One of the weirdest things about the game is the copious Super Mario references. There are side characters who look like Mario and Luigi, side-scrolling sequences featuring goombas, and a woman who keeps chain chomps as pets. It’s all the more strange because it’s never actually explained, yet somehow it just fits. The Link’s Awakening island has the kind of lived-in, historic feel the series is known for, but it skews a bit toward the silly side of the spectrum.
What’s perhaps most remarkable about this new version is how closely it sticks to the original Link’s Awakening, and how well it stands up despite this. Original Game Boy games don’t typically age well, but for the most part, Link’s Awakening doesn’t feel dated. There are some pacing issues, and times when you’ll likely find yourself stuck because you missed something tiny. (The annoying trading sequence makes a return here, so you might want to keep a walkthrough handy.) But, more so than most Zelda adventures, it also provides overt ways to guide you. There are cryptic owls that provide hints, a literal phone line you can call when you’re stuck, and a map that you can mark up to record places you might want to return to later on.
The most modern thing about the game is how it looks
Far and away the most modern thing about the game is how it looks. Link’s Awakening is equal parts adorable and stunning, a richly detailed world that really invites you to explore. Link and the characters he comes across are like tiny figurines in a handmade diorama, and there’s a tilt-shift effect that blurs the edges of the screen, making everything look even smaller. It’s all just so cute, even the one-eyed jumping spiders.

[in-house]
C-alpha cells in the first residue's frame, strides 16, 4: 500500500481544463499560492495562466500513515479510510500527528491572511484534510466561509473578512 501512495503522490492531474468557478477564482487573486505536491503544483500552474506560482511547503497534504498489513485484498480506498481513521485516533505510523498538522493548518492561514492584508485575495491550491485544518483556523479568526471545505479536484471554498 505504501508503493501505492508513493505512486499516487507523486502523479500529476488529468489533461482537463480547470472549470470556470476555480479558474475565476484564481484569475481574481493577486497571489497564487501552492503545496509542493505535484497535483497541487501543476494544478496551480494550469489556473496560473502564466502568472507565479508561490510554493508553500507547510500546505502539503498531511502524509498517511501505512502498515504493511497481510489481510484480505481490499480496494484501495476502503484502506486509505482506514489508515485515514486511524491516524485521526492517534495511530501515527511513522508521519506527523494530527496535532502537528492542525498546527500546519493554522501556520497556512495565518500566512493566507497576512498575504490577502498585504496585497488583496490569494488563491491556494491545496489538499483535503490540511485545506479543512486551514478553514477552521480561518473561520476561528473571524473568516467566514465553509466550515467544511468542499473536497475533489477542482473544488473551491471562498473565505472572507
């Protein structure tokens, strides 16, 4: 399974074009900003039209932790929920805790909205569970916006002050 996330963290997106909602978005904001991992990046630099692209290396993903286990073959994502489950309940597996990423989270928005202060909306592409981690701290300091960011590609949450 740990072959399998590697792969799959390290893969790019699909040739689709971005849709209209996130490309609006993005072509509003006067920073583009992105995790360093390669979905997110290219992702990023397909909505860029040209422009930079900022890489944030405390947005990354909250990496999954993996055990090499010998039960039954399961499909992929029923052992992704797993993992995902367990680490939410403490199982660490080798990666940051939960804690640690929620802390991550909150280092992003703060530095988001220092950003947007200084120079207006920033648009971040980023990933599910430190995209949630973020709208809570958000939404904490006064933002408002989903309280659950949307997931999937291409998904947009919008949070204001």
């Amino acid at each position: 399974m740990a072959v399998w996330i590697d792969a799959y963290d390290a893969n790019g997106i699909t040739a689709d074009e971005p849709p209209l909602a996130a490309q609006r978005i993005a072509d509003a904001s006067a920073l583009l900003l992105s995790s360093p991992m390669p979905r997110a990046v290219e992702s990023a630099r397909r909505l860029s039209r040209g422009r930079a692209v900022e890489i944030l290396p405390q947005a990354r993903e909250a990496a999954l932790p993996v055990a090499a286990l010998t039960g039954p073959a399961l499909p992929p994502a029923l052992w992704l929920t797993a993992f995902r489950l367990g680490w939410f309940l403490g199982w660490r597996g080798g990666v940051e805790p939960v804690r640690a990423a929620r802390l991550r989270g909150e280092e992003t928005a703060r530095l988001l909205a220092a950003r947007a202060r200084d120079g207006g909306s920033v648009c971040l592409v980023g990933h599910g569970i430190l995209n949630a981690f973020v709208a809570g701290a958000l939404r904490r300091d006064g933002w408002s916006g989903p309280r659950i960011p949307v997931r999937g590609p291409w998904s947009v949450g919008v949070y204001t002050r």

But it’s not just a sweet, adorable world, it’s also one filled with a surprising amount of detail. When Link gets the ability to swim across lakes, you can see right through the clear blue water to the rocks on the lakebed. Old ruins look appropriately ancient, and houses are filled with endearing touches like framed photos and meals in the midst of being cooked.
Even the sound design is charming; I can’t get enough of hearing Link’s shoes slap across a shallow puddle, or when he strains pushing a too-heavy stone statue. You haven’t lived until you’ve heard Link munch on an apple. Some of the game’s best moments are the quiet ones where you can really appreciate these details, standing around listening to someone sing for no other reason than you want to.
Zelda games have come a long way. While the focus on adventure has always remained intact, there’s no mistaking the NES original for Breath of the Wild. The games have become bigger, more expansive, and more dynamic. Link’s Awakening harkens back to a simpler time, one before terms like “open world” even existed. But thanks to some modern tweaks and a beautiful presentation, it approaches something close to timelessness.
The Legend of Zelda: Link’s Awakening launches September 20th on the Nintendo Switch.
The Legend of Zelda: Link’s Awakening /
Available September 20th on Nintendo Switch for $59.99